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County College District to Track 90,000 Assets With RFID
The system, provided by Radiant RFID, will enabled the Dallas County Community College District to manage location data about assets ranging from computers to farm animals, and to integrate that information with its own management software.
Feb 10, 2017—
The Dallas County Community College District (DCCCD) has deployed an asset-management system employing radio frequency identification technology to locate its tens of thousands of assets across seven campuses and two satellite locations. The district is currently in the process of applying tags to its IT assets, musical instruments, medical equipment and farm animals, in order to monitor where they are located, based on bi-annual audits. In some cases, rooms containing tagged items—computer labs, for instance—are also equipped with fixed reader portals to identify whenever an asset passes through the door. The solution, known as Virtual Asset Tracker (VAT), is provided by Radiant RFID.
The DCCCD is a network of seven independently accredited Texas colleges in Brookhaven, Cedar Valley, Eastfield, El Centro, Mountain View, North Lake and Richland. The ultrahigh-frequency (UHF) RFID-based solution is being deployed at each of these locations, as well as at a support site and district office building, according to Misherlae Pace, the DCCCD's District Service Center project coordinator.TSL 1128 Sled handheld UHF RFID reader (with a Bluetooth connection to an Apple iPod Touch), as well as fixed Impinj and Zebra Technologies readers, a variety of RFID tags, hosted RFID VAT software, onsite training and customer support. DCCCD is also using Radiant RFID's VAT2Go app to enable access to RFID-based asset-location data from a mobile device, explains Megan Ward, Radiant RFID's sales and marketing director.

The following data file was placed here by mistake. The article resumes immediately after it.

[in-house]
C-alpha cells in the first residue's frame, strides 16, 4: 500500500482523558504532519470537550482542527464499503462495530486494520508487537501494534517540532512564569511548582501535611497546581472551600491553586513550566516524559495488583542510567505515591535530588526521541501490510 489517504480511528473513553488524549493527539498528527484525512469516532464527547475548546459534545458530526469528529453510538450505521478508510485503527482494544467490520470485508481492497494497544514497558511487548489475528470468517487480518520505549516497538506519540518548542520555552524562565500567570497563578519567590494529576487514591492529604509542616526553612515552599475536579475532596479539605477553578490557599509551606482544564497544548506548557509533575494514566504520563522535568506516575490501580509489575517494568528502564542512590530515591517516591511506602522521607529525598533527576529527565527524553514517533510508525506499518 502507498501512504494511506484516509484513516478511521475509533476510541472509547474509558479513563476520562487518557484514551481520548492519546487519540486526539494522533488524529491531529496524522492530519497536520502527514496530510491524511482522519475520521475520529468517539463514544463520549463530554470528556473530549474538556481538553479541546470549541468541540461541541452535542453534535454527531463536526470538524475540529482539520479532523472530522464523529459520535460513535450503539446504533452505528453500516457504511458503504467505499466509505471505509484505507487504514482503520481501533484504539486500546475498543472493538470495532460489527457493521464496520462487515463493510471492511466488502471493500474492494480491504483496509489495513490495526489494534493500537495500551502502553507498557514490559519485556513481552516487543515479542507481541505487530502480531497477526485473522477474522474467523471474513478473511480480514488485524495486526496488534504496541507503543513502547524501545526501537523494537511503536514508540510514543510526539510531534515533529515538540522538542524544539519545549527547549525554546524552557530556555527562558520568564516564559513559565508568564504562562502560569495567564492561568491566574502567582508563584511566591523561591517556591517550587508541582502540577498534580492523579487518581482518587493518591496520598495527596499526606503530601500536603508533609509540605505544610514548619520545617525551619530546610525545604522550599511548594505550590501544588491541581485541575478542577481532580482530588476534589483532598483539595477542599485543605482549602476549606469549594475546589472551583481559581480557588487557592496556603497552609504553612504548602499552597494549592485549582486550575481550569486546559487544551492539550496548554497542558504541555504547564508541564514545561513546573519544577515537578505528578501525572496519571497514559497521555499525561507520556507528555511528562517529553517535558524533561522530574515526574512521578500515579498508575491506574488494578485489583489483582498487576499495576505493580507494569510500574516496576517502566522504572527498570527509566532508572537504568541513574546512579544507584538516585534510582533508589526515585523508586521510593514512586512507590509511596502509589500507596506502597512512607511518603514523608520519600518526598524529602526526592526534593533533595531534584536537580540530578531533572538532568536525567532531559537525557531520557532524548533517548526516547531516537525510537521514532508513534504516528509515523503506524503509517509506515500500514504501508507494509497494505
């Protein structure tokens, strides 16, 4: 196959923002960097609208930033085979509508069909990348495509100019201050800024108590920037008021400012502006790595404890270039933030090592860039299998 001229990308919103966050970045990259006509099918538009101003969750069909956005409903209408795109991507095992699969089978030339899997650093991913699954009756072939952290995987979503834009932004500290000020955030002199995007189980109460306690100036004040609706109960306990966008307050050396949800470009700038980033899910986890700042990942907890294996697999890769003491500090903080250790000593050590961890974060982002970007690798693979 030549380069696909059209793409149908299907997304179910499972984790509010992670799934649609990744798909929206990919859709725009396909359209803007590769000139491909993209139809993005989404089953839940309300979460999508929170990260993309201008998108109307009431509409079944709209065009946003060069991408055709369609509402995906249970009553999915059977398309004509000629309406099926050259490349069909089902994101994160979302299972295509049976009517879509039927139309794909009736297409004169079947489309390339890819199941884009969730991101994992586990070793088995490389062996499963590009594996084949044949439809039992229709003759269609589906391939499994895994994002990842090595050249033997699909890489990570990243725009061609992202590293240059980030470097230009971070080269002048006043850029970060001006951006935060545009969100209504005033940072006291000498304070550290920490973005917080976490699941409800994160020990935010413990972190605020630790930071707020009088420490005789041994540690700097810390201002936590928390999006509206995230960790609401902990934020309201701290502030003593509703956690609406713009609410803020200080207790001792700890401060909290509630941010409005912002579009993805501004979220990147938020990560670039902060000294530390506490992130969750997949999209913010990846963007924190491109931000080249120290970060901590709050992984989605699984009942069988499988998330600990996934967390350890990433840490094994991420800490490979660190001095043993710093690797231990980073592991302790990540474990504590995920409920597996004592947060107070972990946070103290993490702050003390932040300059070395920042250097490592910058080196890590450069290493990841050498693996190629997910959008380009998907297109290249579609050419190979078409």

DCCCD has multiple software platforms in use, Pace explains, and needed VAT to seamlessly integrate and share data with these systems. Radiant RFID's Automated Import and Export Module is intended to make this process easy, she says.
The solution—which is slated to be taken fully live later this year—will work this way: As staff members tag items, such as routers, furniture, PCs, printers and musical instruments, a tag (with a bar code printed on the front) is affixed to each object's surface. The ID number for that tag can be interrogated via an RFID reader, scanned from the bar code or input into the system using an iPod Touch running the VAT2Go app, and location data—such as the room number—is entered with that ID. The ID is linked to the item's description and any serial number. The VAT software then stores that data, along with the location assigned to that item.
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